Pre-Hospice Care At Home Helps Keep Patients Out Of The Hospital : Shots - Health News Through home visits, very ill people get help with pain, stress and symptoms. Medical centers, initially skeptical, now embrace the program because it helps patients and makes financial sense.
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For Some, Pre-Hospice Care Can Be A Good Alternative To Hospitals

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For Some, Pre-Hospice Care Can Be A Good Alternative To Hospitals

For Some, Pre-Hospice Care Can Be A Good Alternative To Hospitals

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  • <iframe src="" width="100%" height="290" frameborder="0" scrolling="no" title="NPR embedded audio player">
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Palliative care is becoming more common in hospitals. It helps seriously ill patients manage their pain, their symptoms and their stress. But it's harder to get at home. Anna Gorman reports from San Diego that health providers are trying to give patients the same support outside the hospital.

ANNA GORMAN, BYLINE: Gerald Chinchar has heart failure and chronic lung disease. The 77-year-old knows any flare up could land him in the hospital, but that's the last place he wants to be.

GERALD CHINCHAR: If they told me I had six months to live or go to the hospital and last two years, I'd say leave me home for six months. That ain't no trade to me.

GORMAN: Many older adults feel the same, but still they end up in and out of the hospital in their final years when that's not what they want. It's a massive disconnect that costs the health care system billions. A San Diego health system has found a way to keep seriously ill patients home and reduce the cost of their care. It's with home-based palliative care. Dr. Dan Hoefer created the effort called Transitions.

DAN HOEFER: Transitions is just that point where people are starting to realize they can see the end of the road. We're trying to help them through that process so it's not filled with chaos.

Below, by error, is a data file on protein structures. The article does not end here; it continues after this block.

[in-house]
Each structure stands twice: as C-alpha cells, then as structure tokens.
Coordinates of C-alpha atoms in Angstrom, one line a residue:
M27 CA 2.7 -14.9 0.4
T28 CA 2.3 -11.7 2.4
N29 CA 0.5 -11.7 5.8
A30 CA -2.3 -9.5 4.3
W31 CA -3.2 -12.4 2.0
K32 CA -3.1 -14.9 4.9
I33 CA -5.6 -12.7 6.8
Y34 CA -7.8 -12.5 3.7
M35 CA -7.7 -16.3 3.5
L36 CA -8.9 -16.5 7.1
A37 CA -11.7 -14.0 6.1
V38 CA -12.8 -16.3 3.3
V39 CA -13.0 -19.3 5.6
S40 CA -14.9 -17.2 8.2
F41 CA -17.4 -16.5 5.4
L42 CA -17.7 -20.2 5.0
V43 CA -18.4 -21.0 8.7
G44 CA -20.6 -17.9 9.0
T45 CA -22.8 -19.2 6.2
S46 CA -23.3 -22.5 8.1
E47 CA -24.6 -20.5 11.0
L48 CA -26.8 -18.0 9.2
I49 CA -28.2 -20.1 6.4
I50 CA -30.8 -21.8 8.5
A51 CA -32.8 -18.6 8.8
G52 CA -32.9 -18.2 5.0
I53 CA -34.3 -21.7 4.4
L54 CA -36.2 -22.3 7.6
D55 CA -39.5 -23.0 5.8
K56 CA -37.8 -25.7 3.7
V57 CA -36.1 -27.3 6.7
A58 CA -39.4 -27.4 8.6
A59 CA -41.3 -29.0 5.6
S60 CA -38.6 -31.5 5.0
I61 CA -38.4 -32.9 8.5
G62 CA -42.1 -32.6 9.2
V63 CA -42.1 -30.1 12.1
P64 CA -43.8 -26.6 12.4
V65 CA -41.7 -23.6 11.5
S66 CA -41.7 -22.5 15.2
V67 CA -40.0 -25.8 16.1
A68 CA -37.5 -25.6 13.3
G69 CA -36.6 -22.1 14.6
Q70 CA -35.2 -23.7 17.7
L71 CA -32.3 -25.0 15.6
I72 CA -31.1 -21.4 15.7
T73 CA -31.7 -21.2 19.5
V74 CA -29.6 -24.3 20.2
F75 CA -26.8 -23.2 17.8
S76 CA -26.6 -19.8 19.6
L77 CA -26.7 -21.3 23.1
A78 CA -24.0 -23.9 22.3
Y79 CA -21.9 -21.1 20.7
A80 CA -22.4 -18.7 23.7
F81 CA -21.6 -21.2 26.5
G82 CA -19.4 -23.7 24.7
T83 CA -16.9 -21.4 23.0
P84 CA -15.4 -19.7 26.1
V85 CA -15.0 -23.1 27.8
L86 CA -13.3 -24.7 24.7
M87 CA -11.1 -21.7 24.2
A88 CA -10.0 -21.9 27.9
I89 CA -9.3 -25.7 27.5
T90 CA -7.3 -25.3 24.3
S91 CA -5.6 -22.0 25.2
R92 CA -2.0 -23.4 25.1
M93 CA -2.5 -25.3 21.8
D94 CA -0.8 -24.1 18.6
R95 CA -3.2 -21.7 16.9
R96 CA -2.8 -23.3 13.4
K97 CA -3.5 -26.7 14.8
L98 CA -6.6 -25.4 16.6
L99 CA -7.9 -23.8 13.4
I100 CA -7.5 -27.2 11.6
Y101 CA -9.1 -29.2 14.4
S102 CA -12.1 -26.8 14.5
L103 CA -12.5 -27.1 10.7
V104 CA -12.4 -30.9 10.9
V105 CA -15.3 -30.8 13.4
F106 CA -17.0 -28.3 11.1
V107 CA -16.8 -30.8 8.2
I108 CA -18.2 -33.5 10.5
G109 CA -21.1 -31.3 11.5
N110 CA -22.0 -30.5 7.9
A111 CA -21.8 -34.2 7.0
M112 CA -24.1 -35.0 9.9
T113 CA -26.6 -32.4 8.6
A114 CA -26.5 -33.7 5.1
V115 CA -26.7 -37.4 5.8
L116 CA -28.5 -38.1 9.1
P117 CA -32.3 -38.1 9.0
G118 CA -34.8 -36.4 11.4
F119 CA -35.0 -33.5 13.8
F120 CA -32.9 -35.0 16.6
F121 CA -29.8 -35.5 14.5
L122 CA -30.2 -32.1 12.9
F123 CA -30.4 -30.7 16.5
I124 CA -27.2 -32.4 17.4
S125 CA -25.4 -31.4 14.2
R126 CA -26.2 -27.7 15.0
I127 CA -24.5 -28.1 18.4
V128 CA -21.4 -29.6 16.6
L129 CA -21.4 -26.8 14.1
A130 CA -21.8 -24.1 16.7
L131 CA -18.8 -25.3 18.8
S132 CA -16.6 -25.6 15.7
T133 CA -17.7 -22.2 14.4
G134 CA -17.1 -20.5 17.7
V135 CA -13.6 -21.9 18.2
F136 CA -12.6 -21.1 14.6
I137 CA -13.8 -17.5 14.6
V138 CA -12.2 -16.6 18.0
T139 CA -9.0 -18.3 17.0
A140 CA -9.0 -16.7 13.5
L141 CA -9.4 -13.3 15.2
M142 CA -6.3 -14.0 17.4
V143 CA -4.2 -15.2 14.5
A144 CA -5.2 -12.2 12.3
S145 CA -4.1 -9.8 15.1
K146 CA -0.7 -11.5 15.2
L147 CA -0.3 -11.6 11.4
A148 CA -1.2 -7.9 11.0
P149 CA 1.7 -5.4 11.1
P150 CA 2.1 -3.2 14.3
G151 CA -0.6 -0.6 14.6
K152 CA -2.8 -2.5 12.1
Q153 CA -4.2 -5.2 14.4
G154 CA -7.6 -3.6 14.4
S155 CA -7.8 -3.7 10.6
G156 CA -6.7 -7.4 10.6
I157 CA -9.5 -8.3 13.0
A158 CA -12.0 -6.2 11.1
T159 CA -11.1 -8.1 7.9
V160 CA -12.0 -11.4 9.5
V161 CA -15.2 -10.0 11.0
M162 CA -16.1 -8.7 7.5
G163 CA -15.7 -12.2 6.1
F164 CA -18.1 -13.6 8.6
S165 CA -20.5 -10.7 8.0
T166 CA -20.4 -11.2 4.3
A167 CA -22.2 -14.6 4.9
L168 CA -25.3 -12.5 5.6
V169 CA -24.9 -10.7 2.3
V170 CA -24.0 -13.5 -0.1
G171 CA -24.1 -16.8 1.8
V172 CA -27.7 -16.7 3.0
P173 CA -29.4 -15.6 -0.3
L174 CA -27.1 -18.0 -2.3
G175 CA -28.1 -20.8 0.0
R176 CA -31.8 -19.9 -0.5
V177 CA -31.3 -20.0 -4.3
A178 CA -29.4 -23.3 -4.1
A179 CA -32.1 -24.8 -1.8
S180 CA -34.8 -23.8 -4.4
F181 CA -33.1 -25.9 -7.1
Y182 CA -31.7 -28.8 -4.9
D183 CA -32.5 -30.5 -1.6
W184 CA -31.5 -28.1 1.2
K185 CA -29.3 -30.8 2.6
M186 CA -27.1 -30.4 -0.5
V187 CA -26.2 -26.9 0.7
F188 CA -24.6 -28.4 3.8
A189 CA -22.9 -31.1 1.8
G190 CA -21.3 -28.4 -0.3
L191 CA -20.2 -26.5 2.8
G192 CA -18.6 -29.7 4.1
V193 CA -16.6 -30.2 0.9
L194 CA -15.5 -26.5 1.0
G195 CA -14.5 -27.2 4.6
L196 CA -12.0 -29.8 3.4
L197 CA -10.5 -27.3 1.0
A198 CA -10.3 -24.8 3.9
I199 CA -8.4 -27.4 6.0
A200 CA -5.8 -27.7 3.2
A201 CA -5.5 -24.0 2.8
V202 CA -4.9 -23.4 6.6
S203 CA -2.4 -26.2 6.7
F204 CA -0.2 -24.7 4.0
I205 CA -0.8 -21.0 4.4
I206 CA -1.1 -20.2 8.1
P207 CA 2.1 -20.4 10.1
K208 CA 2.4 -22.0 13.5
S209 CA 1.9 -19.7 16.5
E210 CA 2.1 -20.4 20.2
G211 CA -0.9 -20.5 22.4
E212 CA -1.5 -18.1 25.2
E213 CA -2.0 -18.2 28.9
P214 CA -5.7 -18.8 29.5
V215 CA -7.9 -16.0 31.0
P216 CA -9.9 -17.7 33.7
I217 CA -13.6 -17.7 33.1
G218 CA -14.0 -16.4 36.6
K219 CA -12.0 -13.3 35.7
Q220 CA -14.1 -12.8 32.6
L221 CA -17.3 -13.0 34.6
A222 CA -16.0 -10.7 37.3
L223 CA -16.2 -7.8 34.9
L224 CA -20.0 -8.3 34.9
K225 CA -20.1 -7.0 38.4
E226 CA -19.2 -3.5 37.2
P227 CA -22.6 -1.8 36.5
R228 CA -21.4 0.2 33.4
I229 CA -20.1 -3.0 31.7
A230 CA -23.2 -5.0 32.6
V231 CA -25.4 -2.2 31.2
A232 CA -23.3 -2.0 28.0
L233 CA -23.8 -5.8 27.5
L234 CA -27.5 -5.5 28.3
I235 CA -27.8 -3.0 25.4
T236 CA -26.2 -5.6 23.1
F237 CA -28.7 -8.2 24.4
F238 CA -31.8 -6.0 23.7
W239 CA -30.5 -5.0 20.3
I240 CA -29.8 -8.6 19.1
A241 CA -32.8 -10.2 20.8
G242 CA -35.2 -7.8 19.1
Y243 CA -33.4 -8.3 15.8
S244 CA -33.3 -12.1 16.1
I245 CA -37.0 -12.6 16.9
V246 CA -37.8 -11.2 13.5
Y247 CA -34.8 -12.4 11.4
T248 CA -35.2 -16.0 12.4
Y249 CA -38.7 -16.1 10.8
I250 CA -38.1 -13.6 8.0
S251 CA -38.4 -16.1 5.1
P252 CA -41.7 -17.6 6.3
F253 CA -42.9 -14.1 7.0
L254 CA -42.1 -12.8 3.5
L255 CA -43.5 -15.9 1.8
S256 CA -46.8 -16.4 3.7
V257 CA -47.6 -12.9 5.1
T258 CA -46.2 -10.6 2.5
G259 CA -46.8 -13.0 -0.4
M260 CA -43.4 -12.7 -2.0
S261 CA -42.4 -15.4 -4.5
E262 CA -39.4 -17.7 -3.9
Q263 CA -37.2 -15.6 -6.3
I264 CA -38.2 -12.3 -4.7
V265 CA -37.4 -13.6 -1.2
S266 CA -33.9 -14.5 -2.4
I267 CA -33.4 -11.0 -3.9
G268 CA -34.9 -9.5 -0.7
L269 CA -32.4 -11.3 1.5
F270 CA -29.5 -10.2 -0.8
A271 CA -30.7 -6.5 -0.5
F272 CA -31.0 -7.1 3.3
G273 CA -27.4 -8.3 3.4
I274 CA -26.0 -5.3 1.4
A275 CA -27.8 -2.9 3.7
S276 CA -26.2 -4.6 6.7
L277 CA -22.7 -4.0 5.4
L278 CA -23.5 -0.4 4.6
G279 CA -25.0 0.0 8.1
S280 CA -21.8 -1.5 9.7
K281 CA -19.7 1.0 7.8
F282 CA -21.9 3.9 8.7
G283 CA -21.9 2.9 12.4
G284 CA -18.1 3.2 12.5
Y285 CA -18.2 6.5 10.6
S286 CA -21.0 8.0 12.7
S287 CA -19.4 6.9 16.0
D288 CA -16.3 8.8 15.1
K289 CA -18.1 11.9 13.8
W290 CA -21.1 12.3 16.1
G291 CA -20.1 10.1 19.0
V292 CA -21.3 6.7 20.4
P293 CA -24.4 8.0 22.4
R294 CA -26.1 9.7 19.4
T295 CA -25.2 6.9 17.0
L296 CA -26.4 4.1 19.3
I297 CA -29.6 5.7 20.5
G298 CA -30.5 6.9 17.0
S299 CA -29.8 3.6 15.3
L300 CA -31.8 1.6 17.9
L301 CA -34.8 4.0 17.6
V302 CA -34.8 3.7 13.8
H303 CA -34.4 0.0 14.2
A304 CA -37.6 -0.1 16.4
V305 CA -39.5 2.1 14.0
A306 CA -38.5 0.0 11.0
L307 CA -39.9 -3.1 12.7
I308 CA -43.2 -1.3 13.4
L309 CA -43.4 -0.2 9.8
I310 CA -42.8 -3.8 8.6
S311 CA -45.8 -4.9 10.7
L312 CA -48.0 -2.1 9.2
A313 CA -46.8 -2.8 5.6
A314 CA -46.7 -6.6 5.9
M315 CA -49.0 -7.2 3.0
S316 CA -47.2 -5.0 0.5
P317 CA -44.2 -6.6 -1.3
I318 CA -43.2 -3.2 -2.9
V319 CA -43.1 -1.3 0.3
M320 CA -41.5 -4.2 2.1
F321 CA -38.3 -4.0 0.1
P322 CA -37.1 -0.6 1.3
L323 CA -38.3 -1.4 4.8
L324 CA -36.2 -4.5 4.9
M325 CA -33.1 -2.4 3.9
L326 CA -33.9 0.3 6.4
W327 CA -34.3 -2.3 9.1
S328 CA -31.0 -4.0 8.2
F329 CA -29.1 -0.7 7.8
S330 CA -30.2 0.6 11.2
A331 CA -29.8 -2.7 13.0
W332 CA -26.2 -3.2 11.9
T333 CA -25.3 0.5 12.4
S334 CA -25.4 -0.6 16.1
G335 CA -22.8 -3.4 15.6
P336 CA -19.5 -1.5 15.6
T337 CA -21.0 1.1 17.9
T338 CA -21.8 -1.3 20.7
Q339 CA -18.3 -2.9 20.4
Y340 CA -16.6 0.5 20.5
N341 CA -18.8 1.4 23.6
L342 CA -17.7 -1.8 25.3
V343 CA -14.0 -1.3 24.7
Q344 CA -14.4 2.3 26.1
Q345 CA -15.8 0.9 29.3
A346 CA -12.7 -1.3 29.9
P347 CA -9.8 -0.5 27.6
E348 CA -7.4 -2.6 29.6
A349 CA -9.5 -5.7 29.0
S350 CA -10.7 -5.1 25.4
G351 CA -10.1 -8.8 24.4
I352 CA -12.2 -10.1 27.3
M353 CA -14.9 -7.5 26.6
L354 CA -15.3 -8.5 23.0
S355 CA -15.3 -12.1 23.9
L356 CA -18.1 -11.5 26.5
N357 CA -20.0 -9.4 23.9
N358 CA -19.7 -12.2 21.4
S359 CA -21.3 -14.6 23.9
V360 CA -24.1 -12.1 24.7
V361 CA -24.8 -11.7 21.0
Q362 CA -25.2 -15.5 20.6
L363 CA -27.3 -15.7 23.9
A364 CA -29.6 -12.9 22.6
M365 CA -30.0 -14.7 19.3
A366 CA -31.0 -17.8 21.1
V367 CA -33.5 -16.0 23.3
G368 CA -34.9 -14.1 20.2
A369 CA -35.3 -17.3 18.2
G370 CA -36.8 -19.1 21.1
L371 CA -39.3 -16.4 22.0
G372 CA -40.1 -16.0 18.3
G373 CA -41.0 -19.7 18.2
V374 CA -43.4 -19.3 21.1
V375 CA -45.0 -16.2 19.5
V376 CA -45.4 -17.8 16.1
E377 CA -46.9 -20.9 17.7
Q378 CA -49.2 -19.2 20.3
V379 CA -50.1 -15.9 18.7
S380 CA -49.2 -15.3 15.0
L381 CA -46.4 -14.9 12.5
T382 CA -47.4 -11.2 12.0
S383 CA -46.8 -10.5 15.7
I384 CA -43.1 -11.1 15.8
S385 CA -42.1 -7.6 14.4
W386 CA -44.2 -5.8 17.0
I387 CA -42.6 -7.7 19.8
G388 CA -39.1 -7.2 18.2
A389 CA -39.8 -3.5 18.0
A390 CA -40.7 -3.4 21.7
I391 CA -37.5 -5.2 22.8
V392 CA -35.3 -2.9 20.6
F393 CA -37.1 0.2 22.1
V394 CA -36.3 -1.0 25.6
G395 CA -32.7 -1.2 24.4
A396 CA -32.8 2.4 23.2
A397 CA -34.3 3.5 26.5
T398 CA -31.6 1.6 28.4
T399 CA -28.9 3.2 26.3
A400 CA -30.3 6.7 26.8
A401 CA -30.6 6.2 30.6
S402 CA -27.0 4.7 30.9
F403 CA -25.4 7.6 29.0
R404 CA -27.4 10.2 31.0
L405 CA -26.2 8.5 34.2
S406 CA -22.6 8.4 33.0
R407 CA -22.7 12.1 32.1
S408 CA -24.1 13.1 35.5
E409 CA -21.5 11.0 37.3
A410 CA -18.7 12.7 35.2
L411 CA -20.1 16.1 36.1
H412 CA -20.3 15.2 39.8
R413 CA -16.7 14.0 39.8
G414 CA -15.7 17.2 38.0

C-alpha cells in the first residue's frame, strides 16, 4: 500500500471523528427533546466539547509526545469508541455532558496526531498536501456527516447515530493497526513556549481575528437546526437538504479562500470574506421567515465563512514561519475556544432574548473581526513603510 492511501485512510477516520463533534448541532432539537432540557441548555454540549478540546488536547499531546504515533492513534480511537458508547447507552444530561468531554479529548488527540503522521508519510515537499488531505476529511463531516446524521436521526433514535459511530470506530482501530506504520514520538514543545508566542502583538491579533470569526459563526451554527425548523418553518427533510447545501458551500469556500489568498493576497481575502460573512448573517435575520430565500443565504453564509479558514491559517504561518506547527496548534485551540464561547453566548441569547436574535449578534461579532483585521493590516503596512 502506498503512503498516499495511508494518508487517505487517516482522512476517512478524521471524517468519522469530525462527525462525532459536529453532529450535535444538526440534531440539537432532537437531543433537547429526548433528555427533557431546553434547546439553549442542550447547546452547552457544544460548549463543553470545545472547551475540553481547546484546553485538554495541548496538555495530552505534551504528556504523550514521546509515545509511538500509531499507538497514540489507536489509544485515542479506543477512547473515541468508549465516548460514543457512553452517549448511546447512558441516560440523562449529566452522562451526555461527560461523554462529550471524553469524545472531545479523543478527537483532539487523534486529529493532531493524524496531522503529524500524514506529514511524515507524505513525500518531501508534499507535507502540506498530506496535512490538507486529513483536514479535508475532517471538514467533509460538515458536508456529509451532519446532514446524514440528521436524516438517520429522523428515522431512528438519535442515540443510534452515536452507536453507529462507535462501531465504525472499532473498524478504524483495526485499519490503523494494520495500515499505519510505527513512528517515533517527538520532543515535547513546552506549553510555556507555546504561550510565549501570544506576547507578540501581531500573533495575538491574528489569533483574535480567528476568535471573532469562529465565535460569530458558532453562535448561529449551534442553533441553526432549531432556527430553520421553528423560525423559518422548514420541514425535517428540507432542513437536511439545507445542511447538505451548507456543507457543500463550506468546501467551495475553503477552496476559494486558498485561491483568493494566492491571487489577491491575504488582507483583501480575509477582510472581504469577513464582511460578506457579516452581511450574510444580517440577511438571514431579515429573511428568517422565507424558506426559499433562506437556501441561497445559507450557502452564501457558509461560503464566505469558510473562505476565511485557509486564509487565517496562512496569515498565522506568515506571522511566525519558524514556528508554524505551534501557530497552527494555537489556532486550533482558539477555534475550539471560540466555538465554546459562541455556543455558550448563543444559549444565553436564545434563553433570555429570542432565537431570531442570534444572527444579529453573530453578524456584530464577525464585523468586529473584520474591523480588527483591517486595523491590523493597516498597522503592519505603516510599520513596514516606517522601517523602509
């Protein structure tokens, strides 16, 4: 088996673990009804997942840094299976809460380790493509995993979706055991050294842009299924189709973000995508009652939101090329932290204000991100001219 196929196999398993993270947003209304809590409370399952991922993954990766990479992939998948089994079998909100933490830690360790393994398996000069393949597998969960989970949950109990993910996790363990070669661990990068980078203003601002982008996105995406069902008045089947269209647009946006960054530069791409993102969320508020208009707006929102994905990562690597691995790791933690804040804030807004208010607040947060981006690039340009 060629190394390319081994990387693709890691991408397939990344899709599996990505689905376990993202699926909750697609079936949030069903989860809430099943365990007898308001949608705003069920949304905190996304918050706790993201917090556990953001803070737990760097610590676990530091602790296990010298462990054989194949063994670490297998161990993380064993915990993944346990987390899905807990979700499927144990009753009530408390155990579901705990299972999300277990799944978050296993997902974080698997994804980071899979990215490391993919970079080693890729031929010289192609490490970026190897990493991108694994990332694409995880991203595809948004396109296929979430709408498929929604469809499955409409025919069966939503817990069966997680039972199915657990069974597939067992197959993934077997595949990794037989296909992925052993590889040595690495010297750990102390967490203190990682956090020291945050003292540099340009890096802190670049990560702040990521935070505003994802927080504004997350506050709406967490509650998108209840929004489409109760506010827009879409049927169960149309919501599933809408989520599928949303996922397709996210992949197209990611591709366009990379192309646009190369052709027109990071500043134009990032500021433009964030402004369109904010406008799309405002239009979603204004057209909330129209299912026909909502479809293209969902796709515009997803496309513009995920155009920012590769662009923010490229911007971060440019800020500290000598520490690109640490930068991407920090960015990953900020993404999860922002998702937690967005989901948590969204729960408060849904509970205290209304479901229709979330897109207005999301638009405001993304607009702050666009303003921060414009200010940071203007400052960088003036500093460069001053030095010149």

GORMAN: Elderly patients like Chinchar get visits at home from social workers and nurses, who help patients better manage their diseases and make end-of-life plans. They also hand out a phone number to call in a crisis.

HOEFER: The alternative before was call 911, or try to fend for yourself. Now they can call at any time, and we will go out and help them.

GORMAN: Home-based palliative care is a lot like hospice with two important differences. Patients don't have to be at the very end of life, and they can keep getting treatment like chemo or radiation. UC San Francisco Medical School professor Christine Ritchie says such programs are cropping up around the country.

CHRISTINE RITCHIE: It's in large part because of a recognition that there are many people who need these services who aren't getting them and who are ending up on the doorstep of emergency departments and hospitals.

GORMAN: But there's still a huge barrier for home-based palliative care. There's no clear way to pay for it. Suzi Johnson also helped start Transitions.

SUZI JOHNSON: Medicare pays for something really when you're broken. You have to be broken to get it fixed. And we have the exact alternative to that.

GORMAN: That alternative is keeping patients stable. Johnson convinced hospital officials that it would make financial sense, and it did. Researchers found last year that patients in Transitions cost a third less than similar patients not in the program. The reason - fewer hospital visits.

One January morning, social worker Mike Velasco and nurse Sheri Juan head to Chinchar's house.

COMPUTER-GENERATED VOICE: Take exit 16 onto Mira Mesa Boulevard.

GORMAN: During the visit, Juan looks for signs that things are getting worse.

SHERI JUAN: How's your breathing? Are you any more short of breath?

G. CHINCHAR: Normal just the way it has been.

GORMAN: Juan also goes through his dresser drawer of medicines.

G. CHINCHAR: Calcium plus.


G. CHINCHAR: This has never been opened.

GORMAN: Juan tells Chinchar sometimes too many medications do more harm than good.

JUAN: What we like to do as a palliative care program is streamline your medication list.

GORMAN: Chinchar's wife, Mary Jo, says she appreciates the advice her husband gets about diet and exercise.

MARY JO CHINCHAR: I think hearing from somebody else what he should do, like drink the right amount of water, eat the right foods and all that is - it's better to come from somebody else.

GORMAN: Rather than his wife.

M. CHINCHAR: Uh-huh (laughter).

GORMAN: Chinchar says he never expected to live into old age. The men in his family all died young.

G. CHINCHAR: You're an old-timer if you make 60 years old.

GORMAN: But Chinchar, who has nine grandchildren and four great-grandchildren, says he's not ready to give up yet. He turned 77 last month, and now, thanks to the extra help, he's shooting for at least 80. I'm Anna Gorman in San Diego.


SIEGEL: Anna Gorman is with our partner Kaiser Health News.


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